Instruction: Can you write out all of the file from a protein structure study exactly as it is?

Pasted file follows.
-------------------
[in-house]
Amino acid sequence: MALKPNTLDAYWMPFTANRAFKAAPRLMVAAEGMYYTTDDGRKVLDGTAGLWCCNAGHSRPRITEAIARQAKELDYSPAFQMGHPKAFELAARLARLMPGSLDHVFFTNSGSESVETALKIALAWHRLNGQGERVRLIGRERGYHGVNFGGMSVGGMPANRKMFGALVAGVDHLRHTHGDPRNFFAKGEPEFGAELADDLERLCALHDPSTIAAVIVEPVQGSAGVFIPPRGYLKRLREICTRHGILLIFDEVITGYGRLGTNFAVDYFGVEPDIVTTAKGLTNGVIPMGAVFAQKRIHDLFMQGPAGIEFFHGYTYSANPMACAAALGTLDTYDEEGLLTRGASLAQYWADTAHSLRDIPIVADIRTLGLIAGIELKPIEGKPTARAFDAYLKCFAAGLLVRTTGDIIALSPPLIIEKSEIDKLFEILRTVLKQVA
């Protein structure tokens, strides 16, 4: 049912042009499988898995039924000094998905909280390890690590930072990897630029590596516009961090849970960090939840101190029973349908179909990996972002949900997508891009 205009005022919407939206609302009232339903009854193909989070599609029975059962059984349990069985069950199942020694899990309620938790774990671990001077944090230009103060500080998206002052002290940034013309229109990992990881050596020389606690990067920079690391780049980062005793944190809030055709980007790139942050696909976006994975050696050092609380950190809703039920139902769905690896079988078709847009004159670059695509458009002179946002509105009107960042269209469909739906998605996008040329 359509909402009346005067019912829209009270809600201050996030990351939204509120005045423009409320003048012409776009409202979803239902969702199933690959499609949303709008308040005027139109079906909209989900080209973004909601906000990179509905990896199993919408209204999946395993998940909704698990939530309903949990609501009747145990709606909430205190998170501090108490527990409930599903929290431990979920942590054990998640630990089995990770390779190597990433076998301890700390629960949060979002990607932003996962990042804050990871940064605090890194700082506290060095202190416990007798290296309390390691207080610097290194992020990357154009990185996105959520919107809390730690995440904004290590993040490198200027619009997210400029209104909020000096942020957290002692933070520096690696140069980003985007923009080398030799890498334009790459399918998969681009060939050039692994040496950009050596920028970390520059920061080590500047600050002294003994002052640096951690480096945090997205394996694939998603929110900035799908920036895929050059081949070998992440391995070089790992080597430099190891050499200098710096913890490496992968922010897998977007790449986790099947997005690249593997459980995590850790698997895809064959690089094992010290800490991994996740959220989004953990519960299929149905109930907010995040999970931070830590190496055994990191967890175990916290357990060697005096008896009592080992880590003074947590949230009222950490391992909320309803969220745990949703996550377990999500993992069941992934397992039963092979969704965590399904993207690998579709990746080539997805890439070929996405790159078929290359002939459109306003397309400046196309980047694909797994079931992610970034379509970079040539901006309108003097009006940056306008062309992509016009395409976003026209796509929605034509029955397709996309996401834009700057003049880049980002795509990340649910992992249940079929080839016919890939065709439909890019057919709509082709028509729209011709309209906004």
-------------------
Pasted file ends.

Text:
[in-house]
Amino acid sequence: MALKPNTLDAYWMPFTANRAFKAAPRLMVAAEGMYYTTDDGRKVLDGTAGLWCCNAGHSRPRITEAIARQAKELDYSPAFQMGHPKAFELAARLARLMPGSLDHVFFTNSGSESVETALKIALAWHRLNGQGERVRLIGRERGYHGVNFGGMSVGGMPANRKMFGALVAGVDHLRHTHGDPRNFFAKGEPEFGAELADDLERLCALHDPSTIAAVIVEPVQGSAGVFIPPRGYLKRLREICTRHGILLIFDEVITGYGRLGTNFAVDYFGVEPDIVTTAKGLTNGVIPMGAVFAQKRIHDLFMQGPAGIEFFHGYTYSANPMACAAALGTLDTYDEEGLLTRGASLAQYWADTAHSLRDIPIVADIRTLGLIAGIELKPIEGKPTARAFDAYLKCFAAGLLVRTTGDIIALSPPLIIEKSEIDKLFEILRTVLKQVA
């Protein structure tokens, strides 16, 4: 049912042009499988898995039924000094998905909280390890690590930072990897630029590596516009961090849970960090939840101190029973349908179909990996972002949900997508891009 205009005022919407939206609302009232339903009854193909989070599609029975059962059984349990069985069950199942020694899990309620938790774990671990001077944090230009103060500080998206002052002290940034013309229109990992990881050596020389606690990067920079690391780049980062005793944190809030055709980007790139942050696909976006994975050696050092609380950190809703039920139902769905690896079988078709847009004159670059695509458009002179946002509105009107960042269209469909739906998605996008040329 359509909402009346005067019912829209009270809600201050996030990351939204509120005045423009409320003048012409776009409202979803239902969702199933690959499609949303709008308040005027139109079906909209989900080209973004909601906000990179509905990896199993919408209204999946395993998940909704698990939530309903949990609501009747145990709606909430205190998170501090108490527990409930599903929290431990979920942590054990998640630990089995990770390779190597990433076998301890700390629960949060979002990607932003996962990042804050990871940064605090890194700082506290060095202190416990007798290296309390390691207080610097290194992020990357154009990185996105959520919107809390730690995440904004290590993040490198200027619009997210400029209104909020000096942020957290002692933070520096690696140069980003985007923009080398030799890498334009790459399918998969681009060939050039692994040496950009050596920028970390520059920061080590500047600050002294003994002052640096951690480096945090997205394996694939998603929110900035799908920036895929050059081949070998992440391995070089790992080597430099190891050499200098710096913890490496992968922010897998977007790449986790099947997005690249593997459980995590850790698997895809064959690089094992010290800490991994996740959220989004953990519960299929149905109930907010995040999970931070830590190496055994990191967890175990916290357990060697005096008896009592080992880590003074947590949230009222950490391992909320309803969220745990949703996550377990999500993992069941992934397992039963092979969704965590399904993207690998579709990746080539997805890439070929996405790159078929290359002939459109306003397309400046196309980047694909797994079931992610970034379509970079040539901006309108003097009006940056306008062309992509016009395409976003026209796509929605034509029955397709996309996401834009700057003049880049980002795509990340649910992992249940079929080839016919890939065709439909890019057919709509082709028509729209011709309209906004």